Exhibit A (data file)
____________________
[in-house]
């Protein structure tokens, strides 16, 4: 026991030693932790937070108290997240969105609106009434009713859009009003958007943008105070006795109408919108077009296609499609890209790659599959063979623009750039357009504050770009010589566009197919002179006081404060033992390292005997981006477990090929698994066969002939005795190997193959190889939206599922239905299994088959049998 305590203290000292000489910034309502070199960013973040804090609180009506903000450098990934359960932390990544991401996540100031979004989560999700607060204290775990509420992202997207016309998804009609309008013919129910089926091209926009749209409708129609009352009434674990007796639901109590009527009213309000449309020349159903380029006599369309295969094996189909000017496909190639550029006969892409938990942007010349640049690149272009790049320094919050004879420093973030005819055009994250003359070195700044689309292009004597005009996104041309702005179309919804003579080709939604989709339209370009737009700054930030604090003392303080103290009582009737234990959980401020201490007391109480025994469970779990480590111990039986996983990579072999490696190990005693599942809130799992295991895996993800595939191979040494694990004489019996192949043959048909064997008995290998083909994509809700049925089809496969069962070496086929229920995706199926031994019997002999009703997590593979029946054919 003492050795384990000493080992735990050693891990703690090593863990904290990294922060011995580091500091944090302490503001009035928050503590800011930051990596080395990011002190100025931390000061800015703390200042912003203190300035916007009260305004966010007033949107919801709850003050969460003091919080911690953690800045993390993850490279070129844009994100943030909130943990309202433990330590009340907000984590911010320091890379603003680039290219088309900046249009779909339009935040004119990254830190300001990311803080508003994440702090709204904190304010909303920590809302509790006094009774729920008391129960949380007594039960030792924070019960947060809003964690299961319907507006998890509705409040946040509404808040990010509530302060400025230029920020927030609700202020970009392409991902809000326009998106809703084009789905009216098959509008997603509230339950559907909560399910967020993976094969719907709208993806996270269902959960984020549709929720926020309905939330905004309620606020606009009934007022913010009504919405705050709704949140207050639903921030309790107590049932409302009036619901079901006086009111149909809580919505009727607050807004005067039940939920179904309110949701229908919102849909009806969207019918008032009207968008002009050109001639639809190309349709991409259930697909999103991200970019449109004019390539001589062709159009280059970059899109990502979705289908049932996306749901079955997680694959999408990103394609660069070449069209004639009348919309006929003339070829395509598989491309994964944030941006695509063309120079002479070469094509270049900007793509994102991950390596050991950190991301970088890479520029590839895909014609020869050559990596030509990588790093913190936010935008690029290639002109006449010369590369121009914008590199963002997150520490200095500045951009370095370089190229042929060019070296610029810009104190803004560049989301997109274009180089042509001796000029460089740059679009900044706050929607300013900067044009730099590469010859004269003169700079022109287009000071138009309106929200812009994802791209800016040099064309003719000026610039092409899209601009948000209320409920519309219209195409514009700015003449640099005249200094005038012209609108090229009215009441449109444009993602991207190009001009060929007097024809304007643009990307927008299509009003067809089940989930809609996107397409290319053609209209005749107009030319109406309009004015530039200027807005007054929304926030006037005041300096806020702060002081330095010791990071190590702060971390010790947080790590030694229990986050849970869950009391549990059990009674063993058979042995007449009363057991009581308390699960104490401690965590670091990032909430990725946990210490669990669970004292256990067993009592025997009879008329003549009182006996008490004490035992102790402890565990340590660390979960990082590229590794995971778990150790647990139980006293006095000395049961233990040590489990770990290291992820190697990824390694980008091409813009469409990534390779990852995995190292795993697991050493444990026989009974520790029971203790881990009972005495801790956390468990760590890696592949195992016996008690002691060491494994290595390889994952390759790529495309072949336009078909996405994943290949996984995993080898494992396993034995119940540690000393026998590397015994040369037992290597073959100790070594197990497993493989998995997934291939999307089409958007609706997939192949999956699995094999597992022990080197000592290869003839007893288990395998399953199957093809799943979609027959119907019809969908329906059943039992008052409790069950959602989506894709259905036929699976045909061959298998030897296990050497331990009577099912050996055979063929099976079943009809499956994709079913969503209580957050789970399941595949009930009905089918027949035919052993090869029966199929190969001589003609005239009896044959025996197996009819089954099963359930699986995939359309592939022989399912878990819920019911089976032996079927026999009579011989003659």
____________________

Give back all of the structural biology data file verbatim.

[in-house]
């Protein structure tokens, strides 16, 4: 026991030693932790937070108290997240969105609106009434009713859009009003958007943008105070006795109408919108077009296609499609890209790659599959063979623009750039357009504050770009010589566009197919002179006081404060033992390292005997981006477990090929698994066969002939005795190997193959190889939206599922239905299994088959049998 305590203290000292000489910034309502070199960013973040804090609180009506903000450098990934359960932390990544991401996540100031979004989560999700607060204290775990509420992202997207016309998804009609309008013919129910089926091209926009749209409708129609009352009434674990007796639901109590009527009213309000449309020349159903380029006599369309295969094996189909000017496909190639550029006969892409938990942007010349640049690149272009790049320094919050004879420093973030005819055009994250003359070195700044689309292009004597005009996104041309702005179309919804003579080709939604989709339209370009737009700054930030604090003392303080103290009582009737234990959980401020201490007391109480025994469970779990480590111990039986996983990579072999490696190990005693599942809130799992295991895996993800595939191979040494694990004489019996192949043959048909064997008995290998083909994509809700049925089809496969069962070496086929229920995706199926031994019997002999009703997590593979029946054919 003492050795384990000493080992735990050693891990703690090593863990904290990294922060011995580091500091944090302490503001009035928050503590800011930051990596080395990011002190100025931390000061800015703390200042912003203190300035916007009260305004966010007033949107919801709850003050969460003091919080911690953690800045993390993850490279070129844009994100943030909130943990309202433990330590009340907000984590911010320091890379603003680039290219088309900046249009779909339009935040004119990254830190300001990311803080508003994440702090709204904190304010909303920590809302509790006094009774729920008391129960949380007594039960030792924070019960947060809003964690299961319907507006998890509705409040946040509404808040990010509530302060400025230029920020927030609700202020970009392409991902809000326009998106809703084009789905009216098959509008997603509230339950559907909560399910967020993976094969719907709208993806996270269902959960984020549709929720926020309905939330905004309620606020606009009934007022913010009504919405705050709704949140207050639903921030309790107590049932409302009036619901079901006086009111149909809580919505009727607050807004005067039940939920179904309110949701229908919102849909009806969207019918008032009207968008002009050109001639639809190309349709991409259930697909999103991200970019449109004019390539001589062709159009280059970059899109990502979705289908049932996306749901079955997680694959999408990103394609660069070449069209004639009348919309006929003339070829395509598989491309994964944030941006695509063309120079002479070469094509270049900007793509994102991950390596050991950190991301970088890479520029590839895909014609020869050559990596030509990588790093913190936010935008690029290639002109006449010369590369121009914008590199963002997150520490200095500045951009370095370089190229042929060019070296610029810009104190803004560049989301997109274009180089042509001796000029460089740059679009900044706050929607300013900067044009730099590469010859004269003169700079022109287009000071138009309106929200812009994802791209800016040099064309003719000026610039092409899209601009948000209320409920519309219209195409514009700015003449640099005249200094005038012209609108090229009215009441449109444009993602991207190009001009060929007097024809304007643009990307927008299509009003067809089940989930809609996107397409290319053609209209005749107009030319109406309009004015530039200027807005007054929304926030006037005041300096806020702060002081330095010791990071190590702060971390010790947080790590030694229990986050849970869950009391549990059990009674063993058979042995007449009363057991009581308390699960104490401690965590670091990032909430990725946990210490669990669970004292256990067993009592025997009879008329003549009182006996008490004490035992102790402890565990340590660390979960990082590229590794995971778990150790647990139980006293006095000395049961233990040590489990770990290291992820190697990824390694980008091409813009469409990534390779990852995995190292795993697991050493444990026989009974520790029971203790881990009972005495801790956390468990760590890696592949195992016996008690002691060491494994290595390889994952390759790529495309072949336009078909996405994943290949996984995993080898494992396993034995119940540690000393026998590397015994040369037992290597073959100790070594197990497993493989998995997934291939999307089409958007609706997939192949999956699995094999597992022990080197000592290869003839007893288990395998399953199957093809799943979609027959119907019809969908329906059943039992008052409790069950959602989506894709259905036929699976045909061959298998030897296990050497331990009577099912050996055979063929099976079943009809499956994709079913969503209580957050789970399941595949009930009905089918027949035919052993090869029966199929190969001589003609005239009896044959025996197996009819089954099963359930699986995939359309592939022989399912878990819920019911089976032996079927026999009579011989003659």